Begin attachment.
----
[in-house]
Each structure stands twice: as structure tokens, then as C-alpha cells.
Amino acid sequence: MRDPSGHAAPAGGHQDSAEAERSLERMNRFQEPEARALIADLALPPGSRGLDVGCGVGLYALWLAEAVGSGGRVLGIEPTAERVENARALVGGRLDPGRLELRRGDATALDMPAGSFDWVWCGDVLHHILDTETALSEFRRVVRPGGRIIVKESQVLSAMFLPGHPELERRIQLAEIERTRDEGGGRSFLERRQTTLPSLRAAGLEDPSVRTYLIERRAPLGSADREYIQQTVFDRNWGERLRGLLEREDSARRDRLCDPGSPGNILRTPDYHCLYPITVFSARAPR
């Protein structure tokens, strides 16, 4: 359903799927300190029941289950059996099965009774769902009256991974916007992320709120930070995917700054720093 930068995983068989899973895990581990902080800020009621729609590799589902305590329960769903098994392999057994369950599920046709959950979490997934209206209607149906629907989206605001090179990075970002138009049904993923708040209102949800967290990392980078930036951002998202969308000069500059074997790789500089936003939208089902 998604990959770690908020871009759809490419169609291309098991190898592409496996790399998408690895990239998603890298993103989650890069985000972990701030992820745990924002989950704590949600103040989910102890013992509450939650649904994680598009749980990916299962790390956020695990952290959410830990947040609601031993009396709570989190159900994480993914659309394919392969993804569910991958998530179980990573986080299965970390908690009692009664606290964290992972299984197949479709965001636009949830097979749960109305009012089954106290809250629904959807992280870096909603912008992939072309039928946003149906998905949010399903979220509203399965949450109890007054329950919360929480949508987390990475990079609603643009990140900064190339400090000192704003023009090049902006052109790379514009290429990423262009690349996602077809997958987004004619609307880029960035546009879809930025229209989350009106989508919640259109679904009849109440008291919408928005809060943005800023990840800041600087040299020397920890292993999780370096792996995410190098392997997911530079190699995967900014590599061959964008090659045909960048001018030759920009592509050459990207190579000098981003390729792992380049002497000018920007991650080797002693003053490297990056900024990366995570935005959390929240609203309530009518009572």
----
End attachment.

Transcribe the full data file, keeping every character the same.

[in-house]
Each structure stands twice: as structure tokens, then as C-alpha cells.
Amino acid sequence: MRDPSGHAAPAGGHQDSAEAERSLERMNRFQEPEARALIADLALPPGSRGLDVGCGVGLYALWLAEAVGSGGRVLGIEPTAERVENARALVGGRLDPGRLELRRGDATALDMPAGSFDWVWCGDVLHHILDTETALSEFRRVVRPGGRIIVKESQVLSAMFLPGHPELERRIQLAEIERTRDEGGGRSFLERRQTTLPSLRAAGLEDPSVRTYLIERRAPLGSADREYIQQTVFDRNWGERLRGLLEREDSARRDRLCDPGSPGNILRTPDYHCLYPITVFSARAPR
């Protein structure tokens, strides 16, 4: 359903799927300190029941289950059996099965009774769902009256991974916007992320709120930070995917700054720093 930068995983068989899973895990581990902080800020009621729609590799589902305590329960769903098994392999057994369950599920046709959950979490997934209206209607149906629907989206605001090179990075970002138009049904993923708040209102949800967290990392980078930036951002998202969308000069500059074997790789500089936003939208089902 998604990959770690908020871009759809490419169609291309098991190898592409496996790399998408690895990239998603890298993103989650890069985000972990701030992820745990924002989950704590949600103040989910102890013992509450939650649904994680598009749980990916299962790390956020695990952290959410830990947040609601031993009396709570989190159900994480993914659309394919392969993804569910991958998530179980990573986080299965970390908690009692009664606290964290992972299984197949479709965001636009949830097979749960109305009012089954106290809250629904959807992280870096909603912008992939072309039928946003149906998905949010399903979220509203399965949450109890007054329950919360929480949508987390990475990079609603643009990140900064190339400090000192704003023009090049902006052109790379514009290429990423262009690349996602077809997958987004004619609307880029960035546009879809930025229209989350009106989508919640259109679904009849109440008291919408928005809060943005800023990840800041600087040299020397920890292993999780370096792996995410190098392997997911530079190699995967900014590599061959964008090659045909960048001018030759920009592509050459990207190579000098981003390729792992380049002497000018920007991650080797002693003053490297990056900024990366995570935005959390929240609203309530009518009572």